Will you vaccinate your cattle against leptospirosis?

Dairy farmers are at increased risk of contracting  leptospirosis
Dairy farmers are at increased risk of contracting leptospirosis

Leptospirosis in cattle is caused by the organisms collectively referred to as Leptospira hardjo (Leptospira borgpetersenii serovar hardjo and Leptospira interrogans serovar hardjo).

How common is leptospirosis in Northern Ireland?

Leptospirosis is a common infection in beef and dairy herds. Approximately 75% of UK cattle have been exposed to Leptospira hardjo, for which they are the “maintenance” host. After infection cows harbour the bacteria in their kidneys for months, even years, excreting many leptospires in their urine so acting as a reservoir of infection for other cattle.

Leptospira spp. are difficult to culture and leptospirosis is therefore likely to be an under-diagnosed cause of abortion in cattle.

In 2016 Leptospira hardjo was detected in 14 cases or 3.2% of foetuses submitted to AFBI in Northern Ireland.

What is the cost of the disease?

The overall costs of disease caused by leptospires average out at £68- £106/ cow in an affected herd. This works out at a loss of 0.91-1.41 pence per litre.

Economic losses result from:

Milk drop or flabby bag. A sudden milk drop occurs two to seven days after infection of susceptible cows. The udder becomes soft and flabby with colostrum-like secretions or blood-tinged milk in all four quarters. Signs may be mild and go undetected, but some cows become lethargic and stiff with a fever and reduced appetite.

In 2014 the Scottish Agricultural Colleges Consulting Services (SAC C VS) diagnosed leptospirosis in a 160 cow dairy herd where twelve cows experienced a sudden drop in milk production, with no other clinical signs observed. The affected animals had access to a stream shortly before the first case of milk drop was observed. The natural watercourse was considered as the source of infection.

Abortion. Abortion may occur three to twelve weeks following infection with most abortions occurring in the last three months of pregnancy. Infection may also produce premature or weakly calves.

Infertility or subfertility. Leptospires in the uterus can cause inflammation, which leads to early death of the embryo and the cow returning to service.

How does leptospirosis spread?

Disease is usually introduced in a herd by the purchase of infected cattle. L. hardjo has also been recovered from the urine of sheep; therefore sheep on the farm increase the likelihood of infection in cattle.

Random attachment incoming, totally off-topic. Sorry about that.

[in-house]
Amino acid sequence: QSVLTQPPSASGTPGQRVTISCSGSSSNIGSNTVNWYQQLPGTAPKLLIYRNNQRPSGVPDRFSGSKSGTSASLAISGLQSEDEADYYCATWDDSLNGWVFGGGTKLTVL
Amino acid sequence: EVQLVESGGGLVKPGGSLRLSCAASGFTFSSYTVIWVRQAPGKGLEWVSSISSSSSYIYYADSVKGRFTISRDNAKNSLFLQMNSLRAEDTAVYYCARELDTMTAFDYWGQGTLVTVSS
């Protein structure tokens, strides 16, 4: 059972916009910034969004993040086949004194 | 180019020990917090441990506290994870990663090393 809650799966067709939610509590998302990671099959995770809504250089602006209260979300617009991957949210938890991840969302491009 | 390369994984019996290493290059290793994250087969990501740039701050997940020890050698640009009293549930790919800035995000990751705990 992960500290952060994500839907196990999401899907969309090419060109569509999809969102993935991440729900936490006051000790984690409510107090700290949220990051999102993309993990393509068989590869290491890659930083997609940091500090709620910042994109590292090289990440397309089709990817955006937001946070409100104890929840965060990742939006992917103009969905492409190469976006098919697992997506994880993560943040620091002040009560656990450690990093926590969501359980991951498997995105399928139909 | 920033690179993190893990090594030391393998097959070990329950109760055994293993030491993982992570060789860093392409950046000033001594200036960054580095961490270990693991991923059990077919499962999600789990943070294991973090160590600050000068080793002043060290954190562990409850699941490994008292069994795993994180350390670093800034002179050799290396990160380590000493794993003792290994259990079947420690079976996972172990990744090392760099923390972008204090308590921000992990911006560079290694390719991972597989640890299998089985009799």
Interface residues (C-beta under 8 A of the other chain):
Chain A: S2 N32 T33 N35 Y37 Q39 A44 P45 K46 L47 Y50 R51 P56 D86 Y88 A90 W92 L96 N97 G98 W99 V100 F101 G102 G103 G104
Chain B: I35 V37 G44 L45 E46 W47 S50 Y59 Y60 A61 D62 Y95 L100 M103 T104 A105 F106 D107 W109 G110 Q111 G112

Leptospires survive in warm wet conditions and can last up to four months in the environment with peak transmission times from June to October.

Infection usually occurs when cattle come in contact with contaminated urine. Leptospires can stay in the kidneys of infected cattle for a long period of time and these cattle will shed leptospires either intermittently or continuously for days or even years.

Direct transmission can also occur via the post-abortion discharge, via the infected placenta and by sexual contact through semen of infected bulls.

The leptospires gain entry via the mucous membranes (eyes, nose, mouth, genital tract) and progress to three key organs: the udder, the uterus and the kidneys.

Infection can also be transmitted transplacentally- foetuses may be infected at birth and harbour infection in the kidneys.

Can humans contract leptospirosis?

L. hardjo infection is a zoonosis; the infection is transmissible to man. Sources of infection for humans include urine, uterine discharges and abortion material. Dairy farmers are at increased risk to contract leptospirosis. Signs of infection include fever, headaches, muscle pain. Death is rare and results from liver and kidney failure.

How can I protect

my herd?

Biosecurity measures could help reduce the risk of exposure to infection; however it would be very difficult to completely eradicate bovine leptospirosis in the UK because of the high percentage of herds infected.

In practical terms, vaccination will often be the best control option.

Spirovac® protects against Leptospira borgpetersenii serovar Hardjo for a period of 12 months. Vaccination reduces urinary shedding and this effect appears four weeks after vaccination.

Calves may be vaccinated from four weeks of age and should initially be vaccinated with two doses of vaccine separated by a four to six week interval. Boosters should be given on an annual basis.

Will vaccination provide a return on investment?

In August 2016 SAC Dumfries reported two confirmed cases of leptospirosis in dairy herds. In one of the herds vaccination had lapsed as a cost saving measure. Stopping vaccination is certainly a very quick way of reducing farm expenditure, but can you afford to take the risk from a potential disease recurrence?